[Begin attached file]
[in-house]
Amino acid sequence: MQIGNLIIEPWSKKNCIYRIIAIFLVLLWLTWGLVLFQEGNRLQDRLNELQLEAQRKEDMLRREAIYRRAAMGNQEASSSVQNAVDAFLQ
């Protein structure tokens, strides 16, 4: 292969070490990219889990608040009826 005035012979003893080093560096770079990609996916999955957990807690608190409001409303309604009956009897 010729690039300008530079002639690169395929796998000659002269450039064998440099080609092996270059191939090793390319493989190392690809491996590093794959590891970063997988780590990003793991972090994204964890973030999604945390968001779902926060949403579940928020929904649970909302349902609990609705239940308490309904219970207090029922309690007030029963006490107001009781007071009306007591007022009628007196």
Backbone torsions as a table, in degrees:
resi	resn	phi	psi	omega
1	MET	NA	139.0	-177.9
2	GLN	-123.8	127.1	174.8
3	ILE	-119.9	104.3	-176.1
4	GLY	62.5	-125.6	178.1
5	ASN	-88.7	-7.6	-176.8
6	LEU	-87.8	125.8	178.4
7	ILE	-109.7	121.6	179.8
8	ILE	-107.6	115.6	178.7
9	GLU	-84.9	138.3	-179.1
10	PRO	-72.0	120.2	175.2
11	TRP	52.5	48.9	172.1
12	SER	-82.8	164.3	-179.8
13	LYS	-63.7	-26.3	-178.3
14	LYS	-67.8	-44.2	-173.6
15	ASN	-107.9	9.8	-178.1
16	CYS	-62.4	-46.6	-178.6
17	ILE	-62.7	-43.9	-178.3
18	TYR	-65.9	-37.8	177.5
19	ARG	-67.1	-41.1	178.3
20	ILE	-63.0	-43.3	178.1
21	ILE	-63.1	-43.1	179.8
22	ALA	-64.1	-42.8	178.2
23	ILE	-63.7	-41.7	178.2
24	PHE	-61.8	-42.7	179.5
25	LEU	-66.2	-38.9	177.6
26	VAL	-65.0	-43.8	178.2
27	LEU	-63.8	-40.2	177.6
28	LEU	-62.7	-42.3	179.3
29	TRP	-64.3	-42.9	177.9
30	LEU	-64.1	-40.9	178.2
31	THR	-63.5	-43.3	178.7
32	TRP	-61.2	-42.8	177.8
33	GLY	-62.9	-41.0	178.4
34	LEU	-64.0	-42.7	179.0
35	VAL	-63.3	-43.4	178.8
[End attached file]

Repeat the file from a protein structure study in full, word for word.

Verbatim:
[in-house]
Amino acid sequence: MQIGNLIIEPWSKKNCIYRIIAIFLVLLWLTWGLVLFQEGNRLQDRLNELQLEAQRKEDMLRREAIYRRAAMGNQEASSSVQNAVDAFLQ
């Protein structure tokens, strides 16, 4: 292969070490990219889990608040009826 005035012979003893080093560096770079990609996916999955957990807690608190409001409303309604009956009897 010729690039300008530079002639690169395929796998000659002269450039064998440099080609092996270059191939090793390319493989190392690809491996590093794959590891970063997988780590990003793991972090994204964890973030999604945390968001779902926060949403579940928020929904649970909302349902609990609705239940308490309904219970207090029922309690007030029963006490107001009781007071009306007591007022009628007196």
Backbone torsions as a table, in degrees:
resi	resn	phi	psi	omega
1	MET	NA	139.0	-177.9
2	GLN	-123.8	127.1	174.8
3	ILE	-119.9	104.3	-176.1
4	GLY	62.5	-125.6	178.1
5	ASN	-88.7	-7.6	-176.8
6	LEU	-87.8	125.8	178.4
7	ILE	-109.7	121.6	179.8
8	ILE	-107.6	115.6	178.7
9	GLU	-84.9	138.3	-179.1
10	PRO	-72.0	120.2	175.2
11	TRP	52.5	48.9	172.1
12	SER	-82.8	164.3	-179.8
13	LYS	-63.7	-26.3	-178.3
14	LYS	-67.8	-44.2	-173.6
15	ASN	-107.9	9.8	-178.1
16	CYS	-62.4	-46.6	-178.6
17	ILE	-62.7	-43.9	-178.3
18	TYR	-65.9	-37.8	177.5
19	ARG	-67.1	-41.1	178.3
20	ILE	-63.0	-43.3	178.1
21	ILE	-63.1	-43.1	179.8
22	ALA	-64.1	-42.8	178.2
23	ILE	-63.7	-41.7	178.2
24	PHE	-61.8	-42.7	179.5
25	LEU	-66.2	-38.9	177.6
26	VAL	-65.0	-43.8	178.2
27	LEU	-63.8	-40.2	177.6
28	LEU	-62.7	-42.3	179.3
29	TRP	-64.3	-42.9	177.9
30	LEU	-64.1	-40.9	178.2
31	THR	-63.5	-43.3	178.7
32	TRP	-61.2	-42.8	177.8
33	GLY	-62.9	-41.0	178.4
34	LEU	-64.0	-42.7	179.0
35	VAL	-63.3	-43.4	178.8